The Pyreneesdivide France from the Iberian Peninsula and is derived from a Celtic ber or per 'point, summit'. The Appalachians run down the east coast of North America and have a name from the native American tribe which were found here, the Apalachee. Mount Athos in Greece is from thoos 'sharp, pointed'. The range known as the Atlas Mountains is one of the best known origins, a reference to the Greek Atlas, the god who supported the world on his shoulders. The Cascade Range takes the name of the many waterfalls on the nearby River Columbia.
Origins of the Carpathian Mountains is thought to be Thracian or Illyrian, similar languages referring either to the inhabitants the Carpi or from karpe meaning 'rock, cliff'. The Antarctic volcano of Mount Erebus took the name of the vessel of Sir James Ross which discovered it, the Erebus took the name of a Greek god associated with darkness. Closer to home Scotland's Ben Nevis is from the Gaelic beinn-nimh-bhatais or 'the mountain with its peak in the clouds'. While the tallest Welsh mountain has an Old English place name, Snowdon meaning 'the hill with snow'.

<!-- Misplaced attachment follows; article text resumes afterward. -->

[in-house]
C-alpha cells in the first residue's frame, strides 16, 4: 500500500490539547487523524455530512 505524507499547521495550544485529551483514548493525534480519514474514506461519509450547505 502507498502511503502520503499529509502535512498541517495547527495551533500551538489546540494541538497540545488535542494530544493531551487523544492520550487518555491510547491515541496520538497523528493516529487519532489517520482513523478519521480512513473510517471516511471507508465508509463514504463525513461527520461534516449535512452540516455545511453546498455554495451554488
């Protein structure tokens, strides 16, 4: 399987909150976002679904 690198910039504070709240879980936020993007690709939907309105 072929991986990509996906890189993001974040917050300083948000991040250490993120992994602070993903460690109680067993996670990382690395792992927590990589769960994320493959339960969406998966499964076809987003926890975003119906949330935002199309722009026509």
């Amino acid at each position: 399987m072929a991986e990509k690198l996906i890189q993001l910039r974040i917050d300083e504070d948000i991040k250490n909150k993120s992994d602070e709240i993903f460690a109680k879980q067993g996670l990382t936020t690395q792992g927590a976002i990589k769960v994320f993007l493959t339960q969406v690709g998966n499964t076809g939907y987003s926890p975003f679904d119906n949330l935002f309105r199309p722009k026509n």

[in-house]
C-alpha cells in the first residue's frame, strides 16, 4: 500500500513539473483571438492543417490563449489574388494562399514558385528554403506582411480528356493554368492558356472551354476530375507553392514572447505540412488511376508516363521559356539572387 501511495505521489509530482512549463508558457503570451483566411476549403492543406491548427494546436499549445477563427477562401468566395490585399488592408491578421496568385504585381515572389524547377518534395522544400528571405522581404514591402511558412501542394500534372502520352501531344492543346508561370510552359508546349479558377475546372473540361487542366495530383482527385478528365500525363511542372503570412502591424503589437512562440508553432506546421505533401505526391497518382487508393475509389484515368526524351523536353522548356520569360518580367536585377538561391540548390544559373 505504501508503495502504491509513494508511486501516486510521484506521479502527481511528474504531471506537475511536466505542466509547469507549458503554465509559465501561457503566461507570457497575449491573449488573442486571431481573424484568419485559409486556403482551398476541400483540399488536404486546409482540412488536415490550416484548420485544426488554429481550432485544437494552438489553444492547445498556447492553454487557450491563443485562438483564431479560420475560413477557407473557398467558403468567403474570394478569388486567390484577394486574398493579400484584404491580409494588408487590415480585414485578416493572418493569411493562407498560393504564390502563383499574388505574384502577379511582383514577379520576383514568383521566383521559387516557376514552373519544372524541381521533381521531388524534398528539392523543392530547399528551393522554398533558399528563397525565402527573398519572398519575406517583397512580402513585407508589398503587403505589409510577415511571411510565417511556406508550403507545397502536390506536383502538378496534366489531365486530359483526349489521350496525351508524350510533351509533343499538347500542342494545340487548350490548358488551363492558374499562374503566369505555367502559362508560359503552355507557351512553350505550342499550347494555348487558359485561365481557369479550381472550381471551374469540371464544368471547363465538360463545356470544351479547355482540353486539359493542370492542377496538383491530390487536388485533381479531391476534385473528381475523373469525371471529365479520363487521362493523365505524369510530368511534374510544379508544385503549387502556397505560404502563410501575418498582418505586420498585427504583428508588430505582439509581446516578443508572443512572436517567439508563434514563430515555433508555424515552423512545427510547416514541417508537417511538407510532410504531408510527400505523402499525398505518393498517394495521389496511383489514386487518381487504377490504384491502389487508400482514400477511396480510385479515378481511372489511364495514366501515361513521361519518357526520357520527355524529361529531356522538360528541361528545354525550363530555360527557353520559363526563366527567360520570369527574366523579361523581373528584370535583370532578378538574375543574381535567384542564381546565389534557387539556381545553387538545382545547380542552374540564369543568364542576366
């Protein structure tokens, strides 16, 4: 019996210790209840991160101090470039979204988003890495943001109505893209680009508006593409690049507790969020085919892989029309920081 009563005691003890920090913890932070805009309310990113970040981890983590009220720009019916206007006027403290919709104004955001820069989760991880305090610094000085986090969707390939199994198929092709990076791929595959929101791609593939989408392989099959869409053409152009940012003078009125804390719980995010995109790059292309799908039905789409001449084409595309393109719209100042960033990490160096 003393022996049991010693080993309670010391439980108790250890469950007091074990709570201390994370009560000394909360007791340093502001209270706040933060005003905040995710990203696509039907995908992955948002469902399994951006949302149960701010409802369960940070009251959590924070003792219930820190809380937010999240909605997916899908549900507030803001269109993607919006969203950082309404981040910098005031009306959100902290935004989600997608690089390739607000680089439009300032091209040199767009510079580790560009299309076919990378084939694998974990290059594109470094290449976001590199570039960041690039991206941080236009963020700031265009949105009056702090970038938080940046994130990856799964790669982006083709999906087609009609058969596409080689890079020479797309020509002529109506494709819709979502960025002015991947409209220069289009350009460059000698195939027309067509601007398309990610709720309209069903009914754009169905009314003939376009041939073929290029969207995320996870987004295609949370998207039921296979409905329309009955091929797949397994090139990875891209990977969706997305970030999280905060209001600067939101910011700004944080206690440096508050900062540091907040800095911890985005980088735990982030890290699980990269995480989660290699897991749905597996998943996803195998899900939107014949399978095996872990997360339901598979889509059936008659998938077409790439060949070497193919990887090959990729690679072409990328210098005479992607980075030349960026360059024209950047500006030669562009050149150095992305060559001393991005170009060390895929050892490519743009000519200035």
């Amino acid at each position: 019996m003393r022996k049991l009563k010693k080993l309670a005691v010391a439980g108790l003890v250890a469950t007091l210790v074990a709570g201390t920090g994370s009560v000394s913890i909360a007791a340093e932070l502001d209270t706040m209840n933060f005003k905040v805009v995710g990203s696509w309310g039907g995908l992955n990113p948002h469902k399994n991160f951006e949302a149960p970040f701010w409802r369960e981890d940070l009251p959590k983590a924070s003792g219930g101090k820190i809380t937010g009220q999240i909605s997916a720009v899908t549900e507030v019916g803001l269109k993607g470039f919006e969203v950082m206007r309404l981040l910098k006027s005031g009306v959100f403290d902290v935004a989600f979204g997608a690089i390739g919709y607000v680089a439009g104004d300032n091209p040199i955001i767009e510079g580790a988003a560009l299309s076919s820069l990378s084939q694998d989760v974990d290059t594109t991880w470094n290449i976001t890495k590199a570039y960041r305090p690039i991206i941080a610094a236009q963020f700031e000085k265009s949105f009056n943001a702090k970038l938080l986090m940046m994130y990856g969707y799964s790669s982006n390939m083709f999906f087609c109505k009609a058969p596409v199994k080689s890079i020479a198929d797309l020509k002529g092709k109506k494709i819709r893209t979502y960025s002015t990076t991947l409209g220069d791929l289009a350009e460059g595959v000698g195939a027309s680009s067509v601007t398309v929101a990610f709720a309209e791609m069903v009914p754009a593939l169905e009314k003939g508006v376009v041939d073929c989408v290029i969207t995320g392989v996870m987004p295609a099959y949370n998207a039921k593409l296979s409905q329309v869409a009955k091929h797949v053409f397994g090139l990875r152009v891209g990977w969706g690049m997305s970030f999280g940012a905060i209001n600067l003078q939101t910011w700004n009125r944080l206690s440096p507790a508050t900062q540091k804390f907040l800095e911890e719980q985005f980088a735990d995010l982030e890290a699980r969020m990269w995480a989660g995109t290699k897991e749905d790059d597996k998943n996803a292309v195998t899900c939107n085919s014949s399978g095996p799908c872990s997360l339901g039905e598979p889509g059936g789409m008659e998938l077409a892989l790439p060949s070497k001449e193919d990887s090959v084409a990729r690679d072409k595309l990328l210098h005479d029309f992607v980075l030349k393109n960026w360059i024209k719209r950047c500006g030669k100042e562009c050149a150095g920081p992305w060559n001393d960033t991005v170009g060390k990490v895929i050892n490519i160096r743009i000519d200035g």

Sunday, 31 October 2010


Following the pointless exercise of putting back the clocks by an hour (which means putting them forward 23 hours if they're digital) it dawns at the end of the tenth month that it is named for being the eighth month in the previous Julian calendar. Having some knowledge of the origins of the months of the year in the Western world I wondered if the the same meanings applied to the calendar months in other languages.

What resulted was the following:

English (in use for the majority of Western nations)
January - after the Roman god Janus.
February - from the purification ritual of Februa held on the 15th of the old Roman calendar.
March - named after the Roman god Mars.
April - traditionally from the Latin aperire "to open" and a reference to the bursting leaves and flowers of spring.
May - the Greek goddess Maia, associated with fertility.
June - the Roman goddess Juno, wife of Jupiter.
July - after the Roman emperor Julius Caesar
August - and after the Roman Emperor Augustus Caesar.
September - the seventh month of the Julian calendar.
October - the eighth month of the Julian calendar.